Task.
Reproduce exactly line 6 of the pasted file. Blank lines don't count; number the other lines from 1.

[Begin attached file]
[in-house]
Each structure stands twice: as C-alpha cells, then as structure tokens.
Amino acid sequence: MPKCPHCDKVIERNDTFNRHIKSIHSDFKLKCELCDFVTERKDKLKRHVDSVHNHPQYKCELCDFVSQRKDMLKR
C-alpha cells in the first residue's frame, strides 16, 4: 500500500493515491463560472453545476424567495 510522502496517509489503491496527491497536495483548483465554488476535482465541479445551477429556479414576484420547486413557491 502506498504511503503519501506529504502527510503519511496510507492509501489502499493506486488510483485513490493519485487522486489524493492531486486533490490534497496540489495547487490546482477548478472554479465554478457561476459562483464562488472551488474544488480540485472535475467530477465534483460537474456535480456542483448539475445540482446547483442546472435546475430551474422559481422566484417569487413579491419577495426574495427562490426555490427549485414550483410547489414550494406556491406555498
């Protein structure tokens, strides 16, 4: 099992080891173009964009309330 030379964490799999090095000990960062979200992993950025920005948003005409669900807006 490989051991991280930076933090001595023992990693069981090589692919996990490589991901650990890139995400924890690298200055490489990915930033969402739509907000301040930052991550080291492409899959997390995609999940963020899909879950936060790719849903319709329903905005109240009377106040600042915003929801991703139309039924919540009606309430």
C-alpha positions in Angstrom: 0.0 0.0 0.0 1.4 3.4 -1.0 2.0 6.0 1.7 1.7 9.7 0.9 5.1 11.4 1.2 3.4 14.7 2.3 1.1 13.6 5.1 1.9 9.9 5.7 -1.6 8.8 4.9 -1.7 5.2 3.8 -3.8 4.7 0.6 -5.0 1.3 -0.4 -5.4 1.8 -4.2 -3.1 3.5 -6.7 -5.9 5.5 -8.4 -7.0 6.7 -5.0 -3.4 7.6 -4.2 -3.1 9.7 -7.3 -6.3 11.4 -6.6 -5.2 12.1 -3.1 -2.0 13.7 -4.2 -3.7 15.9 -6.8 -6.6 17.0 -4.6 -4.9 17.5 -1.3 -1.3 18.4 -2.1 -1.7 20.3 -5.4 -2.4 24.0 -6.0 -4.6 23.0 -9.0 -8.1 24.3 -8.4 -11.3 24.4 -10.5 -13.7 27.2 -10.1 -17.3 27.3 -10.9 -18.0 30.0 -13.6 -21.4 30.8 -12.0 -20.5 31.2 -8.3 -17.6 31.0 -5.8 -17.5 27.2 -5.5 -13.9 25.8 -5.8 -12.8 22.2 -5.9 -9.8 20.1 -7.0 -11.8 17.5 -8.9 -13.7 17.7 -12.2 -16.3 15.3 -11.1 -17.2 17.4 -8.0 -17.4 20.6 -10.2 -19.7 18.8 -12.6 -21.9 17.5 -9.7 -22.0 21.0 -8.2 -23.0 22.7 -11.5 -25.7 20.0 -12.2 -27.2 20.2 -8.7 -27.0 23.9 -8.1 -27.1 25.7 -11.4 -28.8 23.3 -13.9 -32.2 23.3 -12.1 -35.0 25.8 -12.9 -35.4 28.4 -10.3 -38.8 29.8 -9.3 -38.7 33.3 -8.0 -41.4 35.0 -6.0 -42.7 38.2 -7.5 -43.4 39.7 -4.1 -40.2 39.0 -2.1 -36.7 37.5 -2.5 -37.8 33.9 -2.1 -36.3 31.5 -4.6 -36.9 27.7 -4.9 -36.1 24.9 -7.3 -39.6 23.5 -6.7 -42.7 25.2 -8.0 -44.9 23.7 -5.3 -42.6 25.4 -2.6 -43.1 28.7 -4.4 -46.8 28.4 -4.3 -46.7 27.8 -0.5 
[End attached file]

C-alpha positions in Angstrom: 0.0 0.0 0.0 1.4 3.4 -1.0 2.0 6.0 1.7 1.7 9.7 0.9 5.1 11.4 1.2 3.4 14.7 2.3 1.1 13.6 5.1 1.9 9.9 5.7 -1.6 8.8 4.9 -1.7 5.2 3.8 -3.8 4.7 0.6 -5.0 1.3 -0.4 -5.4 1.8 -4.2 -3.1 3.5 -6.7 -5.9 5.5 -8.4 -7.0 6.7 -5.0 -3.4 7.6 -4.2 -3.1 9.7 -7.3 -6.3 11.4 -6.6 -5.2 12.1 -3.1 -2.0 13.7 -4.2 -3.7 15.9 -6.8 -6.6 17.0 -4.6 -4.9 17.5 -1.3 -1.3 18.4 -2.1 -1.7 20.3 -5.4 -2.4 24.0 -6.0 -4.6 23.0 -9.0 -8.1 24.3 -8.4 -11.3 24.4 -10.5 -13.7 27.2 -10.1 -17.3 27.3 -10.9 -18.0 30.0 -13.6 -21.4 30.8 -12.0 -20.5 31.2 -8.3 -17.6 31.0 -5.8 -17.5 27.2 -5.5 -13.9 25.8 -5.8 -12.8 22.2 -5.9 -9.8 20.1 -7.0 -11.8 17.5 -8.9 -13.7 17.7 -12.2 -16.3 15.3 -11.1 -17.2 17.4 -8.0 -17.4 20.6 -10.2 -19.7 18.8 -12.6 -21.9 17.5 -9.7 -22.0 21.0 -8.2 -23.0 22.7 -11.5 -25.7 20.0 -12.2 -27.2 20.2 -8.7 -27.0 23.9 -8.1 -27.1 25.7 -11.4 -28.8 23.3 -13.9 -32.2 23.3 -12.1 -35.0 25.8 -12.9 -35.4 28.4 -10.3 -38.8 29.8 -9.3 -38.7 33.3 -8.0 -41.4 35.0 -6.0 -42.7 38.2 -7.5 -43.4 39.7 -4.1 -40.2 39.0 -2.1 -36.7 37.5 -2.5 -37.8 33.9 -2.1 -36.3 31.5 -4.6 -36.9 27.7 -4.9 -36.1 24.9 -7.3 -39.6 23.5 -6.7 -42.7 25.2 -8.0 -44.9 23.7 -5.3 -42.6 25.4 -2.6 -43.1 28.7 -4.4 -46.8 28.4 -4.3 -46.7 27.8 -0.5 